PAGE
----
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Moneyball scores big by going beyond baseball

Kevin Noonan | Tuesday, September 27, 2011

“Moneyball” missed being the best movie of the summer by a measly two days. Since it was released on Sept. 23, it is technically in the “fall” category. Which is too bad, because it would have easily been the best movie of the summer, redeeming a lackluster season for Hollywood.

I tried my hardest to remove all of my own personal bias when seeing this film. I’m a baseball nerd. I love baseball and I love all the seemingly insignificant statistics and trivial bits of knowledge that come with it at its deeper levels.

Billy Beane is one of my heroes. Before I saw this movie I had read the book on which it was based, I knew the successes and failures of his system, I knew about his infamously volatile personality and I had even tried to read some of Bill James’s works, the man who pioneered the mathematical theories on which Beane based his teams.

I was not going into this movie as a casual fan interested in a unique story. I was going in as a self-proclaimed expert of the source material, skeptical that a film could capture the essence of Michael Lewis’ “Moneyball: The Art of Winning an Unfair Game,” one of the most influential books in baseball history.

But they did it. They nailed it. Brad Pitt was not playing a character named Billy Beane. He was Billy Beane. Pitt was scary good. He brought Beane’s subtle sarcasm and notable charm, as well as his terrific temper to life with zero effort.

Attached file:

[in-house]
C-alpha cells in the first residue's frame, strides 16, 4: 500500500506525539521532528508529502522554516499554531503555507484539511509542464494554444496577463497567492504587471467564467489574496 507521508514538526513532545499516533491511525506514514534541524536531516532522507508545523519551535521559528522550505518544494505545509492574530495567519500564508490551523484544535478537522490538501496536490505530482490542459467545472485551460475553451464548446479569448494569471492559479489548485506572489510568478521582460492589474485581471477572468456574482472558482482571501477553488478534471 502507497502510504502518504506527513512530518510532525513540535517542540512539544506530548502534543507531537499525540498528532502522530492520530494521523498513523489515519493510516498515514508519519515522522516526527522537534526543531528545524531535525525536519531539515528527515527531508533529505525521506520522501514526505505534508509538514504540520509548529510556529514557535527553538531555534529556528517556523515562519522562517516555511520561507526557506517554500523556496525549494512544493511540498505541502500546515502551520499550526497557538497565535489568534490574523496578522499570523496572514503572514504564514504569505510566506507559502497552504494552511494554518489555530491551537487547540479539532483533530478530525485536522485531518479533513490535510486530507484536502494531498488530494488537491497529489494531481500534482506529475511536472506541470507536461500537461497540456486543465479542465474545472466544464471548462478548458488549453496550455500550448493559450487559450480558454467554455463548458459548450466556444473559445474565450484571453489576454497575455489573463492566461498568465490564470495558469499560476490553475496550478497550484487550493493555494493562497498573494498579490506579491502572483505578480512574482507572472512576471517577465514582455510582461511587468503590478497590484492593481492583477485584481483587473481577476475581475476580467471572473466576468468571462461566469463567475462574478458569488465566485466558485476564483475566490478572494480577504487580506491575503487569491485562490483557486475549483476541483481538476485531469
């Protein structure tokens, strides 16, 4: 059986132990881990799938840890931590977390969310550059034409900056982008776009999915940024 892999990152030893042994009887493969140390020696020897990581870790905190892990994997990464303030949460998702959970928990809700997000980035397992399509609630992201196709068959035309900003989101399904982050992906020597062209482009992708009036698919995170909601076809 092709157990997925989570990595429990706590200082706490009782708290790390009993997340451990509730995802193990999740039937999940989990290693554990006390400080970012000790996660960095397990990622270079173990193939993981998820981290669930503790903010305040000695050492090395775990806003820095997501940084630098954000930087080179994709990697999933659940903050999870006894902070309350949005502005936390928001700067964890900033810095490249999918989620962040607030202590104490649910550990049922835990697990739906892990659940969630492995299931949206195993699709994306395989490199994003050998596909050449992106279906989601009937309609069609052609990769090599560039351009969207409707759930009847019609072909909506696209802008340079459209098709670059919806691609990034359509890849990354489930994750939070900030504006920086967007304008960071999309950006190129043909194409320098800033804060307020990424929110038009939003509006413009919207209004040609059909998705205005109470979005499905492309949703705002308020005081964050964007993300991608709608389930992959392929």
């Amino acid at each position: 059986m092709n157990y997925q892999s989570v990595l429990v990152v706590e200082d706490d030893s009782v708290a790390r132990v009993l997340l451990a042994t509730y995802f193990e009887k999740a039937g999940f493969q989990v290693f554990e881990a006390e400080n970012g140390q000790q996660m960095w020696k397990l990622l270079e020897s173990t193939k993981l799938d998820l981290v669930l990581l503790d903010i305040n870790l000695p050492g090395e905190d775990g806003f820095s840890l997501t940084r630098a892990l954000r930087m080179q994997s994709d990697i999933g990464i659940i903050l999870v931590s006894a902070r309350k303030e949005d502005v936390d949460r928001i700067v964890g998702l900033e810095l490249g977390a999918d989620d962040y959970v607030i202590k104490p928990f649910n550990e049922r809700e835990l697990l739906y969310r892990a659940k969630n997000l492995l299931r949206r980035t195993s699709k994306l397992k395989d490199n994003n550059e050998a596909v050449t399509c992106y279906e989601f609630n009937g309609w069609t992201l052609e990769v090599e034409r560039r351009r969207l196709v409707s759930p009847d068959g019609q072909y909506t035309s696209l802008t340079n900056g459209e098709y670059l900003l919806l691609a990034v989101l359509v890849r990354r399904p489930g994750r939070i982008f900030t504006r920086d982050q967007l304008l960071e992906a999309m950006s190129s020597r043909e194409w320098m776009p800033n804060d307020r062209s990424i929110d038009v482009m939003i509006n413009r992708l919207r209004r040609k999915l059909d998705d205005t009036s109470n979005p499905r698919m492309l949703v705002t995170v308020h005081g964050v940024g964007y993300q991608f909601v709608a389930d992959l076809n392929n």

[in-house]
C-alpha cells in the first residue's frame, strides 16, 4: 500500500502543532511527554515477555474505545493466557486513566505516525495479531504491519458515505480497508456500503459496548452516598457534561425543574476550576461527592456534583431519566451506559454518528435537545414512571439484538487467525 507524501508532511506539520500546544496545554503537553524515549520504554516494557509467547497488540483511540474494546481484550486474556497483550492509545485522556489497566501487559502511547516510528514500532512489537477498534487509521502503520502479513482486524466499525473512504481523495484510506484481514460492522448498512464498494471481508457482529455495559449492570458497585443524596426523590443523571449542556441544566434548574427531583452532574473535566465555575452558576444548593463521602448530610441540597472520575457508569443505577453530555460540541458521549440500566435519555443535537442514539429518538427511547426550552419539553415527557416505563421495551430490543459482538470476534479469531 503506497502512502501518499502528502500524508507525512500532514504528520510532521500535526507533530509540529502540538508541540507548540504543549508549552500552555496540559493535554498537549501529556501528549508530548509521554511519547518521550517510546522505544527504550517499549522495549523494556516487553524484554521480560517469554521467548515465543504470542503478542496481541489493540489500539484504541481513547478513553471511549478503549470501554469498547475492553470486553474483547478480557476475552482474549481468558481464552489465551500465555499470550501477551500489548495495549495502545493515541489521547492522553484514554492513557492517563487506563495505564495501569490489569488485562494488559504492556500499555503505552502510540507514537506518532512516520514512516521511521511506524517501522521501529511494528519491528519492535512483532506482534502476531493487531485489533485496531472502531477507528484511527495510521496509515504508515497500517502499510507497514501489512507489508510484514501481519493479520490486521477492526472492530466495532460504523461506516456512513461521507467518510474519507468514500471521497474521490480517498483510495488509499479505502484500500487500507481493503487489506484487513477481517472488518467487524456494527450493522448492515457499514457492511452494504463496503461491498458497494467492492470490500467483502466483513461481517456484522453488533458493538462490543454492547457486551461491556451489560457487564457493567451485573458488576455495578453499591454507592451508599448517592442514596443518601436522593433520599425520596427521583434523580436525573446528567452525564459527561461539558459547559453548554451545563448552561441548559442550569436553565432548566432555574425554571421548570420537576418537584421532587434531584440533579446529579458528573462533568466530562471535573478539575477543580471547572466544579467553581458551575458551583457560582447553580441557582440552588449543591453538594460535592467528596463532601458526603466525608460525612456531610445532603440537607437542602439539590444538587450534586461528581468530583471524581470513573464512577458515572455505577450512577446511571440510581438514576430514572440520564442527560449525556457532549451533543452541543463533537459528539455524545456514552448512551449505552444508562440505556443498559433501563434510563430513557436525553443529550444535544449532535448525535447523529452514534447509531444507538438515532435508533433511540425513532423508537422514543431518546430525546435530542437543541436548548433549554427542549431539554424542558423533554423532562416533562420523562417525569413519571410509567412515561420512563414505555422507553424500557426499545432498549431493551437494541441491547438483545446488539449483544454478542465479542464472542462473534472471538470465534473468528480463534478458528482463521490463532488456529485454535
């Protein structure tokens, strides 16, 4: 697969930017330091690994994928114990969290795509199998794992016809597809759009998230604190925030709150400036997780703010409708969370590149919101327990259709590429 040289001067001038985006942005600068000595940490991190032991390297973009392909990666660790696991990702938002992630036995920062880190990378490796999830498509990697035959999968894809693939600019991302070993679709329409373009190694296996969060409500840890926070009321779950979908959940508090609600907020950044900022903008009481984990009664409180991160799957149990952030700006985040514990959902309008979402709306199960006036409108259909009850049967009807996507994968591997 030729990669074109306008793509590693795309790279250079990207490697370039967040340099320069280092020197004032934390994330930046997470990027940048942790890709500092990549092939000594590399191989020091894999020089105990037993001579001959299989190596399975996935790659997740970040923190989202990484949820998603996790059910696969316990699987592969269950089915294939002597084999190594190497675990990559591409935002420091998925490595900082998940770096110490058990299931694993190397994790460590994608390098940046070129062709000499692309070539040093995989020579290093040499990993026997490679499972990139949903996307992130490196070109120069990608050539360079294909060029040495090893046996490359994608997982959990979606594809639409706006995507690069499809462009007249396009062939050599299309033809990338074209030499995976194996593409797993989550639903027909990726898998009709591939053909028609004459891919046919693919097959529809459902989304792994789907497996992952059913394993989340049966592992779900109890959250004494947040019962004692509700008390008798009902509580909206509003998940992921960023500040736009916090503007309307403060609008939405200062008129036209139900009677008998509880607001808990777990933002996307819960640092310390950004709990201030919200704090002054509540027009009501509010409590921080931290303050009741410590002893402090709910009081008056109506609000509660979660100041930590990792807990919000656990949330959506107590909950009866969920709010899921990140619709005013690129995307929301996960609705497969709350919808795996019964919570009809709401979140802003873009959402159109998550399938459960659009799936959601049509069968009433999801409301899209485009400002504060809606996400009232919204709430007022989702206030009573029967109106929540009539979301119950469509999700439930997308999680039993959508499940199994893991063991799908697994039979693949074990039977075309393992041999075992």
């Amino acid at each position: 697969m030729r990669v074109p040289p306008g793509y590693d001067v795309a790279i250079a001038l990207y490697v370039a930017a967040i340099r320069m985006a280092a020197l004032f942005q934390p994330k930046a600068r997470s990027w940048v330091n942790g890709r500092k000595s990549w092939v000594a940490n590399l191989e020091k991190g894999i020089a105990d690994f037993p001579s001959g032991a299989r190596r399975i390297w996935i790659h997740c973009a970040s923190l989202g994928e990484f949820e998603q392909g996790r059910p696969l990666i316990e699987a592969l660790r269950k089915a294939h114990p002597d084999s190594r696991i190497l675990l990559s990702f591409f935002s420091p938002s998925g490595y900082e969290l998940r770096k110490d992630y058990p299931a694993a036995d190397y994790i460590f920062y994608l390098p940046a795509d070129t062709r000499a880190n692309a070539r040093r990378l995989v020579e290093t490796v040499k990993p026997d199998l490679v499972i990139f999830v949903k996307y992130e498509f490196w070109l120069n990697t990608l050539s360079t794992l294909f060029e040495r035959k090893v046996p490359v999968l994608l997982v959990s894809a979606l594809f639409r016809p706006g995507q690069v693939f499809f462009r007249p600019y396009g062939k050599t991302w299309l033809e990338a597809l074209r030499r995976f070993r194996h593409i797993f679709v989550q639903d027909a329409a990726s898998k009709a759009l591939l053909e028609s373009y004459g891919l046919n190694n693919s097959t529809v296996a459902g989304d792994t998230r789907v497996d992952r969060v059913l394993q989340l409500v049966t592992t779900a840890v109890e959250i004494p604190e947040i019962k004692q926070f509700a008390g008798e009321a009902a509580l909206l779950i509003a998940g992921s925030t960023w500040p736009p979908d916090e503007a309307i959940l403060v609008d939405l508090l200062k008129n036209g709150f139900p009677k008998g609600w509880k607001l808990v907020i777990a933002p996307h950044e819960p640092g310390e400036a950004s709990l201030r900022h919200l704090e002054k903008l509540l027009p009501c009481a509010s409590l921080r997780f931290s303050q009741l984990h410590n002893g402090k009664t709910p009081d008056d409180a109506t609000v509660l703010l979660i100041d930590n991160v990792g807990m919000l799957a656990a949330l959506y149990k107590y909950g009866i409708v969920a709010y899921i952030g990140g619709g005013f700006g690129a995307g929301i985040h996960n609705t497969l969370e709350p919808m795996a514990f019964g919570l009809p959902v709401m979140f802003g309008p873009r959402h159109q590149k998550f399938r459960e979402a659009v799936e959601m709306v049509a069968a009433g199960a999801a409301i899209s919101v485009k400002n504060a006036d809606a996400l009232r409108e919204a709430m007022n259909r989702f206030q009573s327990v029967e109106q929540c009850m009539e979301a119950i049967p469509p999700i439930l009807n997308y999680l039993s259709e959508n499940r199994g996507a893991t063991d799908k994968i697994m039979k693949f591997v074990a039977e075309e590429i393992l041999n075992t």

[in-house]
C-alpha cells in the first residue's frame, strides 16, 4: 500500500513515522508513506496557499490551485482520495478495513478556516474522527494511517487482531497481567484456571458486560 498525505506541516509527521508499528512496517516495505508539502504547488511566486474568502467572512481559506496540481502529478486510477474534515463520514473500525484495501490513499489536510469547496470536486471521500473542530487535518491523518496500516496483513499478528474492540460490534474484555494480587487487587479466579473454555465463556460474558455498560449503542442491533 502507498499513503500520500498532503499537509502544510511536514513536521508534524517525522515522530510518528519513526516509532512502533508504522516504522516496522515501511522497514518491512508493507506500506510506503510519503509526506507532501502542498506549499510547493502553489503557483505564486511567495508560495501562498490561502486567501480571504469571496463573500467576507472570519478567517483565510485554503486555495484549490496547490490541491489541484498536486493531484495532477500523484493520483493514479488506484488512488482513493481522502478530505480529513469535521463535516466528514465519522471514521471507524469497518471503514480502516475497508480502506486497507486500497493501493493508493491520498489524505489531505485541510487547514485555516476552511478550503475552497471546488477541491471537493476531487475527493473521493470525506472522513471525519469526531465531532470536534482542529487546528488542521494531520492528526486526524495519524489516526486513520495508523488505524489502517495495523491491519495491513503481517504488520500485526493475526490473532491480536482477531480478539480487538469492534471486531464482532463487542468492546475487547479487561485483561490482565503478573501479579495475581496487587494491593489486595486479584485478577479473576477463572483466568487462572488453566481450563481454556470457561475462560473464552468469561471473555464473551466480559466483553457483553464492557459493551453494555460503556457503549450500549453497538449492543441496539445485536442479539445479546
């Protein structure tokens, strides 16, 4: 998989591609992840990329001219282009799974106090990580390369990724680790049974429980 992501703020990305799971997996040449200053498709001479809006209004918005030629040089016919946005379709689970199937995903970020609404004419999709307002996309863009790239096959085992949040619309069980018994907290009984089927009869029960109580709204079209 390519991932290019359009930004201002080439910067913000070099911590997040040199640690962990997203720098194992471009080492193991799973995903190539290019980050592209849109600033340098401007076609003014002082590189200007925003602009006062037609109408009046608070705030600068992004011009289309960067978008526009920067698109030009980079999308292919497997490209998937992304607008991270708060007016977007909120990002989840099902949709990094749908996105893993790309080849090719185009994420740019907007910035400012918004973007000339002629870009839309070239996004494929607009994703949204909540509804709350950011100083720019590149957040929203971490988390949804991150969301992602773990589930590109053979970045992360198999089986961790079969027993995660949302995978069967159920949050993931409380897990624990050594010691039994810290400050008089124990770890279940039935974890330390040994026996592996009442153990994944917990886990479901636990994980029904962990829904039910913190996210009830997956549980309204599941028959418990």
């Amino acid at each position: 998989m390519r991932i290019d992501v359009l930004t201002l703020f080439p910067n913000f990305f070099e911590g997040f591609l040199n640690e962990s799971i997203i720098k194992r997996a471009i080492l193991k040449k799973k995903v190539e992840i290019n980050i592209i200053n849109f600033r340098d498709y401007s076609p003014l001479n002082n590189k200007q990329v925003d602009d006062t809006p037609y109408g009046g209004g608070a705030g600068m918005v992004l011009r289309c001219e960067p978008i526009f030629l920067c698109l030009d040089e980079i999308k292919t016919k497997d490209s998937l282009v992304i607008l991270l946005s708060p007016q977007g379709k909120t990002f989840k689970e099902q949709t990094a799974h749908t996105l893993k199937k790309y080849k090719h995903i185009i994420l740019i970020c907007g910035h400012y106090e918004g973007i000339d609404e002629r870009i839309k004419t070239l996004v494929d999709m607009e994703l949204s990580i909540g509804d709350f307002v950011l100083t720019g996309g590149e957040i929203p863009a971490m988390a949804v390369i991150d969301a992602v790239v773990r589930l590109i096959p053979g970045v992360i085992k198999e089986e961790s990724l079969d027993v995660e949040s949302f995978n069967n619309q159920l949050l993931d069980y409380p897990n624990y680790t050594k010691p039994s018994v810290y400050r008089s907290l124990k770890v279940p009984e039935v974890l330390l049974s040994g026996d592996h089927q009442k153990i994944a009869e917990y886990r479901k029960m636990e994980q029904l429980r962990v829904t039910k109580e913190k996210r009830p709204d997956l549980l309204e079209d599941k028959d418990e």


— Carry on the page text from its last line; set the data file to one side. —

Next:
The only thing he couldn’t do was talk like Beane, because this was a PG-13 movie. It seemed like the director of the movie squeezed in as many expletives as possible, but in the book, Beane uses four letter words like he’s getting paid for it.

I, obviously, found the baseball part of the movie fascinating. This is one of the few chances baseball fans will ever get to see on the big screen how the baseball establishment does its business behind closed doors.

I also noticed the movie didn’t overwhelm the audience with baseball statistics and terminology, so non-baseball fans will not get bored with the sports-specific information.

But what made this movie great was not the specifics about sabermetrics. Rather, it was the overall focus on the human element and story behind Beane’s struggle to succeed against the established system.

At its heart, that is what this story is about. This was two men, Beane and Paul De Podesta, fictionalized in the movie as Peter Brand and played by Jonah Hill, who had an idea. They had a new way of doing things, and everyone told them they were wrong. But they believed in what they were doing, they stuck with it and in the end they changed history.

At that level, this isn’t a niche market sports movie. This is a film about American ideals and triumph over adversity, using the drama of professional sports as its backdrop.

But the story does not stop there. The film does an excellent job of focusing on the personal stories of its characters. The interactions between Beane and his daughter show him to not just be the grumpy executive that was at the stadium, but also a loving, devoted, divorced father.

All in all, “Moneyball” is a fantastic movie, possibly the best baseball movie since the turn of the century. Baseball fans will appreciate this.

Besides, any movie that takes a shot at Scott Boras deserves a pat on the back.

Contact Kevin Noonan at

knoonan2@nd.edu